Twitter faces a fine of €450,000 or $547,000 from Ireland’s data regulator under a 2018 European privacy law, the General Data Protection Regulation (GDPR), to prevent misuse of personal data by businesses.

The fine was levied by the Data Protection Commission in Dublin following a year-long investigation after Twitter notified it of a breach of the GDPR. This is the first time the regulator has penalized a big tech company under the new EU GDPR rules.

Twitter disclosed that it had inadvertently made public the private tweets of some users’.

The DPC fined Twitter for infringement of Article 33(1) and 33(5) in a failure to notify the breach on time and to adequately document it.

The commission described the fine as “an effective, proportionate and dissuasive measure”.

A small fine for GDPR breach

The Irish commissioner, Helen Dixon, is in charge of enforcing the GDPR rules that allow national data regulators to operate as a “one-stop shop” for the entire bloc for companies that meet certain criteria. Twitter, Google and Facebook all have big operations in Dublin.

Privacy law breach by Twitter

Twitter violated the GDPR breaching the privacy law, Ireland takes action.

Some data protection experts had earlier said that there would be no big fine given the nature of the breach and as Twitter had admitted to the breach publicly, without coercion.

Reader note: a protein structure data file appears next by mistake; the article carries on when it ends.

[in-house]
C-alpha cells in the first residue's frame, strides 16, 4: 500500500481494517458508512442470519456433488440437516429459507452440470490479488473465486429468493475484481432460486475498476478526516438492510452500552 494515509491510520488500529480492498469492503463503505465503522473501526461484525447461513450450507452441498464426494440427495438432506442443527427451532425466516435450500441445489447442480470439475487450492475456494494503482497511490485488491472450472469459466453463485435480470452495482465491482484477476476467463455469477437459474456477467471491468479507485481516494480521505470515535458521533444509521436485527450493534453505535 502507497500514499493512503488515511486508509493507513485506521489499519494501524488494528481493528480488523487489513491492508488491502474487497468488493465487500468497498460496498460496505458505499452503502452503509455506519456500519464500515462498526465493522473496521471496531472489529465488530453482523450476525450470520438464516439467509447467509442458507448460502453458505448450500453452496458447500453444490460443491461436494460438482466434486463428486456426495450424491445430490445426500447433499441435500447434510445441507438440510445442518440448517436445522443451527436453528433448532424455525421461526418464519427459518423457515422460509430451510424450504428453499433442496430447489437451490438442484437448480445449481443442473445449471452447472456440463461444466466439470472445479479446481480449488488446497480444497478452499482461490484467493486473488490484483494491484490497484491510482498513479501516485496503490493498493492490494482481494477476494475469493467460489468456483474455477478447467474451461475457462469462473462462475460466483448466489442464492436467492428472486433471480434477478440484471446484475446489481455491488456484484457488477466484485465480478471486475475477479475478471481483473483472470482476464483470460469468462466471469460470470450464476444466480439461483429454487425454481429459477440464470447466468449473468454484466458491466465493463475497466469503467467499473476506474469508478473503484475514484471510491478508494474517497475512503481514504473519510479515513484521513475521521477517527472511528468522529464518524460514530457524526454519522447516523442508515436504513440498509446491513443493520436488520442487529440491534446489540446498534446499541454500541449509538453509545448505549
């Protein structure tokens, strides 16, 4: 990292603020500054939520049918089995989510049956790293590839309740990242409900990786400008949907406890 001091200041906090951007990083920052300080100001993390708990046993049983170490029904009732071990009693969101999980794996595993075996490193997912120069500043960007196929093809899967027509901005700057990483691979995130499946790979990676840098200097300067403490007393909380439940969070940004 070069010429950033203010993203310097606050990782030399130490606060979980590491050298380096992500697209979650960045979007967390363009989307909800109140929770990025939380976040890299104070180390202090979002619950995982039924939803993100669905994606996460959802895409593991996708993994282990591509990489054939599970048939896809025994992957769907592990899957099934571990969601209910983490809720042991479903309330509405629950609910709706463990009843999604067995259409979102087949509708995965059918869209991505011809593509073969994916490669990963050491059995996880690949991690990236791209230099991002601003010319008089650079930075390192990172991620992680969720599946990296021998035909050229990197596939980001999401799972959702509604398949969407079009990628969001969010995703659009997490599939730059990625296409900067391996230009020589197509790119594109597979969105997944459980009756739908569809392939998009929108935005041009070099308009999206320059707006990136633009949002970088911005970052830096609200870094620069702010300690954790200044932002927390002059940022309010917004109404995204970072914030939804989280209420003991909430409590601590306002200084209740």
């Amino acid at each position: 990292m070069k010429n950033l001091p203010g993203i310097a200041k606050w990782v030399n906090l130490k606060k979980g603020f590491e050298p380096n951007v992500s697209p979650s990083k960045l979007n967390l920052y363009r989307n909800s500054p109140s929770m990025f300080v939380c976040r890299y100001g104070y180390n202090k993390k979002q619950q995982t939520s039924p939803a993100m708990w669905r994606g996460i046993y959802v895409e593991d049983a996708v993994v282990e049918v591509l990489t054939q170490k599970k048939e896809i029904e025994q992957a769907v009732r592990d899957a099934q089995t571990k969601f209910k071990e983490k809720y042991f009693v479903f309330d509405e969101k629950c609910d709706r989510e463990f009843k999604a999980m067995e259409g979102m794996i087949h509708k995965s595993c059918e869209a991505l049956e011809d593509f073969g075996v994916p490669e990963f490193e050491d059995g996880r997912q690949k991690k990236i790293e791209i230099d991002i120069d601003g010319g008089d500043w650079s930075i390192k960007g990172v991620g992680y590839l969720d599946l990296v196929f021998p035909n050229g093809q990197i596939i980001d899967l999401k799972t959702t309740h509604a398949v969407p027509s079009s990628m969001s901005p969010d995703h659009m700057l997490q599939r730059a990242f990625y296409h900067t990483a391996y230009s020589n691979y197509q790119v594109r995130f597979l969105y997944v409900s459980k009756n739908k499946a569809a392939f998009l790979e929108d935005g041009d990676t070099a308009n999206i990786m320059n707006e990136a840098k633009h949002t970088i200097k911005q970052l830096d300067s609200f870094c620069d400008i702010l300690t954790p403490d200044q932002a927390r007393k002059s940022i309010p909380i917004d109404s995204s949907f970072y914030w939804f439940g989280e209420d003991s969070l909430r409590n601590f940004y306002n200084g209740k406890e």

However, some critics, on the other hand, may question the level of the fine given the company recorded revenues of $3.46 billion (€2.8 billion) last year.

The GDPR gives data regulators powers to fine companies up to 4 per cent of their global turnover of the previous year or €20 million, whichever is greater, for violating the law.

But the UK declared Tuesday that it will levy multibillion-pound fines on the world’s biggest tech companies if they fail to remove illegal and harmful content from their platforms. The fine is supposed to be 10 per cent of the turnover.

The government has come out with online safety legislation clarifying the “duty of care” requirements for social media platforms such as Facebook, YouTube and WhatsApp. The laws require the companies to “remove and limit the spread of illegal content” including child sexual abuse and terrorist material.

There is a lack of clarity on the government’s proposals for private messaging services. Twitter said: “We support regulation that is forward-thinking, understanding that a one-size-fits-all approach fails to consider the diversity of our online environment.”

Dom Hallas, executive director at the Coalition for a Digital Economy, which represents tech start-ups, warned that the UK’s Online Safety bill threatened to stymie competition. “These plans risk being a confusing minefield that will have a disproportionate impact on competitors and benefit big companies with the resources to comply,” he added.

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